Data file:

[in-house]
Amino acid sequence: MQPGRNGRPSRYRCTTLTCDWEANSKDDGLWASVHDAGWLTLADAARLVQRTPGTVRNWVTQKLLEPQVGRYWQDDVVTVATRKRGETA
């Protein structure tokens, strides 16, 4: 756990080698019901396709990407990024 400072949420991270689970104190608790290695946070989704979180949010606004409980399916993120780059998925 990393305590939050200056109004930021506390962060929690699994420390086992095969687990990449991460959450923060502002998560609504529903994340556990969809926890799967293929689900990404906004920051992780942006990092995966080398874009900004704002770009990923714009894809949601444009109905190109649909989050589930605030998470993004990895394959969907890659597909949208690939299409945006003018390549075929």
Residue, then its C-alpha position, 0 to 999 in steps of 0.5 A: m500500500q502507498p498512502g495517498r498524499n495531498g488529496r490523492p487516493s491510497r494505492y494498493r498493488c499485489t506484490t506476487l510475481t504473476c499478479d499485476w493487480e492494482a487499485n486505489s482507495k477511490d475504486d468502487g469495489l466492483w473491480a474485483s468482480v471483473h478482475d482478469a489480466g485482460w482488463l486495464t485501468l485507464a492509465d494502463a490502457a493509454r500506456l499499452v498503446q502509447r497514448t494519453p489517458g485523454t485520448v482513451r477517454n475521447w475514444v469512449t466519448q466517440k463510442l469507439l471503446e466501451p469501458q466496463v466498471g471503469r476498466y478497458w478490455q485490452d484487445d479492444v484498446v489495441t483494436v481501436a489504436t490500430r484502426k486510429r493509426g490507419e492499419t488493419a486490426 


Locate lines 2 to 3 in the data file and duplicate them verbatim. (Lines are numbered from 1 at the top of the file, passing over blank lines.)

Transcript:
Amino acid sequence: MQPGRNGRPSRYRCTTLTCDWEANSKDDGLWASVHDAGWLTLADAARLVQRTPGTVRNWVTQKLLEPQVGRYWQDDVVTVATRKRGETA
């Protein structure tokens, strides 16, 4: 756990080698019901396709990407990024 400072949420991270689970104190608790290695946070989704979180949010606004409980399916993120780059998925 990393305590939050200056109004930021506390962060929690699994420390086992095969687990990449991460959450923060502002998560609504529903994340556990969809926890799967293929689900990404906004920051992780942006990092995966080398874009900004704002770009990923714009894809949601444009109905190109649909989050589930605030998470993004990895394959969907890659597909949208690939299409945006003018390549075929």